How to Navigate Your Business in This Volatile Economic Environment
- Mar 31, 2023
As part of the Solutions InSight Session series, the EisnerAmper Wealth Management team covers multiple variables affecting the economy and markets. In this video, leaders will learn about solution-based practices in budgeting, maintaining business growth, managing cash flow, rewarding key employees and exit planning.
Larry Seigelstein:Hi, my name is Larry Seigelstein. I'm with EisnerAmper Wealth Management, a managing director here. Today I'm joined with Bill St. Clair an investment advisor with Wealth Management, as well as the CPA partner in EisnerAmper Advisory Group. Today we're really here to talk about the economic environment, about what's going on, and the impact that it might have on the business and the business owner.
First of what we really wanted to talk about, Bill, is what are those factors out there that are affecting the economy, and the business, and also on our personal level. We talk about the fact that, obviously, a hot subject right now is inflation, everybody's talking about it. Jerome Powell was on the... Spoke to us yesterday about where things are going. His projection is that, of course, they'd like to get inflation down to 2% and I know you want to touch on that.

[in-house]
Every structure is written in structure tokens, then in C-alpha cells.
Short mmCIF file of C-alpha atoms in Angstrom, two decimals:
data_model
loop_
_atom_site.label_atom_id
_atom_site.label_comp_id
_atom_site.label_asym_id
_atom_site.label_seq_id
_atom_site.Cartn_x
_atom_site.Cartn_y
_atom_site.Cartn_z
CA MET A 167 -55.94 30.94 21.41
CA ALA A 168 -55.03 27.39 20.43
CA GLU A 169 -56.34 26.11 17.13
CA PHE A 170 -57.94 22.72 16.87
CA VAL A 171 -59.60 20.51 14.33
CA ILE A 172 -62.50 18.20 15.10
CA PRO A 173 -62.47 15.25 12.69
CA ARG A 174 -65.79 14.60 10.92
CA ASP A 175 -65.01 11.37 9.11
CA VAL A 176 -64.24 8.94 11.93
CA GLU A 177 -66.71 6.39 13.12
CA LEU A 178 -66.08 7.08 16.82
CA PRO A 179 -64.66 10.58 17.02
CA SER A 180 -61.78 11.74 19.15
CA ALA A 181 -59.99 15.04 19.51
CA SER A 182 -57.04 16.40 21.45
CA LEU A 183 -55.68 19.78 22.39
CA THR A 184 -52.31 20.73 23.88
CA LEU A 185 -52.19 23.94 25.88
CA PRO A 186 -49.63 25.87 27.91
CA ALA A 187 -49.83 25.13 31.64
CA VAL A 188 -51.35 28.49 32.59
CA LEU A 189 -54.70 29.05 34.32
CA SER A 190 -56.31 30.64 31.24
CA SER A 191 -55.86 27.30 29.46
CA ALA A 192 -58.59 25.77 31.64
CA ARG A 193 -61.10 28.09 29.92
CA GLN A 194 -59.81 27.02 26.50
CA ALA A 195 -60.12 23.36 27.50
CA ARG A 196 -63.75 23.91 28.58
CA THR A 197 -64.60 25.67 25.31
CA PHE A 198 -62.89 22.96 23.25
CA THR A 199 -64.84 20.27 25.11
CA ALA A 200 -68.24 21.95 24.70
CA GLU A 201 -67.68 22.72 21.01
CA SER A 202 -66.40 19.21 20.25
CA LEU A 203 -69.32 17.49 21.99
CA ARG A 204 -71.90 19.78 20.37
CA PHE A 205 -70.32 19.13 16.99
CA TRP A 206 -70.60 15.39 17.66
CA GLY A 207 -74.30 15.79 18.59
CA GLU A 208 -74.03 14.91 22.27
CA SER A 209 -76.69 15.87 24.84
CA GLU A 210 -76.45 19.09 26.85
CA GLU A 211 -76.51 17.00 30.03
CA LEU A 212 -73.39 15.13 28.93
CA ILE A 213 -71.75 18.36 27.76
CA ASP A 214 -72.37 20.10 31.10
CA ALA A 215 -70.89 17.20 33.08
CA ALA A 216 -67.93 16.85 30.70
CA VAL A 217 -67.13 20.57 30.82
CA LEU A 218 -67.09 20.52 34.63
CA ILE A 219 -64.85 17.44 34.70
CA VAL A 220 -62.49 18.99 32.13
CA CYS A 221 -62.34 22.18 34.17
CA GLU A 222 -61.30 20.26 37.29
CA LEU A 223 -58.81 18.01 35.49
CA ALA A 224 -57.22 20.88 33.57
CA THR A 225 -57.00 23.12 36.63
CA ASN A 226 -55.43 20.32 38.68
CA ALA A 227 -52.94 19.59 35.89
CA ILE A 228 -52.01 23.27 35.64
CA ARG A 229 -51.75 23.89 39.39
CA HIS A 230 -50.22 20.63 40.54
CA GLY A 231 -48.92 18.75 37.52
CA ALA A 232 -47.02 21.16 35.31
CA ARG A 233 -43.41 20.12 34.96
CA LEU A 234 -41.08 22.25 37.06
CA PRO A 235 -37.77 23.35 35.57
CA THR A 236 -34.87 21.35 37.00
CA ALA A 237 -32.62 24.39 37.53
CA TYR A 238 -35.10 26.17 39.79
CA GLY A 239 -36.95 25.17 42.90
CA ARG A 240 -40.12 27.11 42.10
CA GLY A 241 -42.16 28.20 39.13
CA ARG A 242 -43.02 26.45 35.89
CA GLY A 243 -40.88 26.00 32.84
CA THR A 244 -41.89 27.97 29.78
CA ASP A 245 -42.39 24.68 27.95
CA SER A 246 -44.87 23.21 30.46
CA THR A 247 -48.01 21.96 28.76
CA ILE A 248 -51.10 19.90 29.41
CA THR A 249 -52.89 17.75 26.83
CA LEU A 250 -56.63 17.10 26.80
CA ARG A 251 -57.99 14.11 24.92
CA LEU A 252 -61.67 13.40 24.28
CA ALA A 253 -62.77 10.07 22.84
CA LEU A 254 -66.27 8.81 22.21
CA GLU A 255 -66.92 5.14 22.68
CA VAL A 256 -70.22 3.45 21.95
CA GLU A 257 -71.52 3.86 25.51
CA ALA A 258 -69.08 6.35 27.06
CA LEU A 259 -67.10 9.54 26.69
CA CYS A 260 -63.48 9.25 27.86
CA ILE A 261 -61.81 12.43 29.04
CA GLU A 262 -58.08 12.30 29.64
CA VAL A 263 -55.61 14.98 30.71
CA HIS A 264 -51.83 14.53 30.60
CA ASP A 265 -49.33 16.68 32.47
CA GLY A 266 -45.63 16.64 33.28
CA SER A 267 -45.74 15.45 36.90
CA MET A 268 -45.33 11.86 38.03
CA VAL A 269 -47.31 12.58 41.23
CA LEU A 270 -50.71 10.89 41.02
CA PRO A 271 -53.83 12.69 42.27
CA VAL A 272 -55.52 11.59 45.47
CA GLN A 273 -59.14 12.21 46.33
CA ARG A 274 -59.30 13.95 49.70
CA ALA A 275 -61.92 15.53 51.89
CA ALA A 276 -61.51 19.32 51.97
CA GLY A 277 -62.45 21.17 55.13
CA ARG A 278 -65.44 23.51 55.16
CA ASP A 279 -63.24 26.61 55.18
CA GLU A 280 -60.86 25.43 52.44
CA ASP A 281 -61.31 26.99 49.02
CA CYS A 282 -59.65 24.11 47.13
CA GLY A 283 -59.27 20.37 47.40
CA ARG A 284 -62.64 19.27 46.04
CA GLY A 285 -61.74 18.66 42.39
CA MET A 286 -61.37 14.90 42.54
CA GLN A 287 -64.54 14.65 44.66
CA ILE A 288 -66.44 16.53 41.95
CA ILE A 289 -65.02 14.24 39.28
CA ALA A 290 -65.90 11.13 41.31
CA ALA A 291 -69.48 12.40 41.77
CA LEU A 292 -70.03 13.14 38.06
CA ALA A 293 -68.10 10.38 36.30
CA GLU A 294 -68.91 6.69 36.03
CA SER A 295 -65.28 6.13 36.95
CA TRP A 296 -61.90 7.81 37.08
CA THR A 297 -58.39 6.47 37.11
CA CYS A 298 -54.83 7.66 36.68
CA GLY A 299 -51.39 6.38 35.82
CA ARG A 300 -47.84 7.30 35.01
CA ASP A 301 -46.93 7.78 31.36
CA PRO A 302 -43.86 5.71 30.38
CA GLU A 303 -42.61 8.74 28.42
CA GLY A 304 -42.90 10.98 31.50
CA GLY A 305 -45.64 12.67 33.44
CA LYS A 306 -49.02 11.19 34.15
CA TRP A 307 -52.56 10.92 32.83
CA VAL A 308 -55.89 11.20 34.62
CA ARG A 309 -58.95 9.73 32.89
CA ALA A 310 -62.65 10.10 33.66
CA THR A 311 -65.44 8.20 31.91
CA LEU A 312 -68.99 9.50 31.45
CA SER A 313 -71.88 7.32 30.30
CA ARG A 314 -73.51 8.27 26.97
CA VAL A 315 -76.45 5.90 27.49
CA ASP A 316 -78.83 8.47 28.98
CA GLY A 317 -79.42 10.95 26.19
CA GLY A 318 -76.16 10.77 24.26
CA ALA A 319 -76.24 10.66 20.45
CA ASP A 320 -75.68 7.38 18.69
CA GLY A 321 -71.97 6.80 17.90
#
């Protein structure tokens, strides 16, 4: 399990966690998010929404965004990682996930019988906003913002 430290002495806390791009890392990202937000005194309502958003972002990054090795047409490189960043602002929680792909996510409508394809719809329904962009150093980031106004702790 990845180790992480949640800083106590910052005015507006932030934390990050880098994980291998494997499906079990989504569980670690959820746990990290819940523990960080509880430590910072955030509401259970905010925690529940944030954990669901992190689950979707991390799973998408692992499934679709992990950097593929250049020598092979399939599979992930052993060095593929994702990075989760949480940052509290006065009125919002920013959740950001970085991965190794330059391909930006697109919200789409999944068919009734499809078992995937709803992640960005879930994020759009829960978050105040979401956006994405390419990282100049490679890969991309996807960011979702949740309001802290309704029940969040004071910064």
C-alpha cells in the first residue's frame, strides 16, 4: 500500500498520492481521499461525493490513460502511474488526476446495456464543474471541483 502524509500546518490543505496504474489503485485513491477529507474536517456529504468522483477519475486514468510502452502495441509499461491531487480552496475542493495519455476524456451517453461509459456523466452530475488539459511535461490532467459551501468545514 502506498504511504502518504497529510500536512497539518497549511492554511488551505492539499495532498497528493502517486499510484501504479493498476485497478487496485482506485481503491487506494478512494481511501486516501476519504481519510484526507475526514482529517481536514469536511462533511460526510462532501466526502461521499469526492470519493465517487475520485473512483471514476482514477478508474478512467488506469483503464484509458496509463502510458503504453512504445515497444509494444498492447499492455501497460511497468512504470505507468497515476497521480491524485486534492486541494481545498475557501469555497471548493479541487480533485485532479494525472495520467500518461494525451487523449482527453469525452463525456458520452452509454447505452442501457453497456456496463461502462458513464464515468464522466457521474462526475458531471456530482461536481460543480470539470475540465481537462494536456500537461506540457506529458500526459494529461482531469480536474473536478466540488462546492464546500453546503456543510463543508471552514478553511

Bill St. Clair:Right.
LS:But, the fact is that right now we're a little distant from there and there's probably some increases that we're going to be expecting in the short term.
BSC:I think so. That's the way the Fed's pointing in that direction for 2023. Let's go back and try to define inflation a little bit. It's all about different things that have happened throughout the economy. We had a supply chain disruption through the pandemic and now also with the war in Ukraine. We also have economic factors of energy and food prices increasing dramatically, because of a lot of different rules and regulations that are coming out of different industries.
Ryan, who gave, the economist that gave the speech to the is EisnerAmper group a few months back really gave a good definition of inflation. He said, "we're at 8.5%." He said, "the food and energy costs account for two and a half percent of that." He said, "that's the vast majority simply, because of the issues with Ukraine, but also with government regulations." Energy costs are going up, food going off. He wanted to try to back that off of inflation to get back to core inflation, which most economists tried to recognize and report. That would be at 6%. You mentioned the Fed would like to have a target of 2%, 2.5 tops.
He also brought out in his report, which I thought was very interesting, that the government spending that has happened over the past two, two and a half years is $6 trillion of what he's considered excess spending. That attributed to 3% inflationary factor. If you back that out, you're really at 3%. What the Fed's trying to control is that 3%, bringing it down to 2%, and that's what they're doing the rate increases for. With that economic, the Fed keeps that kind of economic view maybe the rate increases won't be as much in 2023 as they were in '22.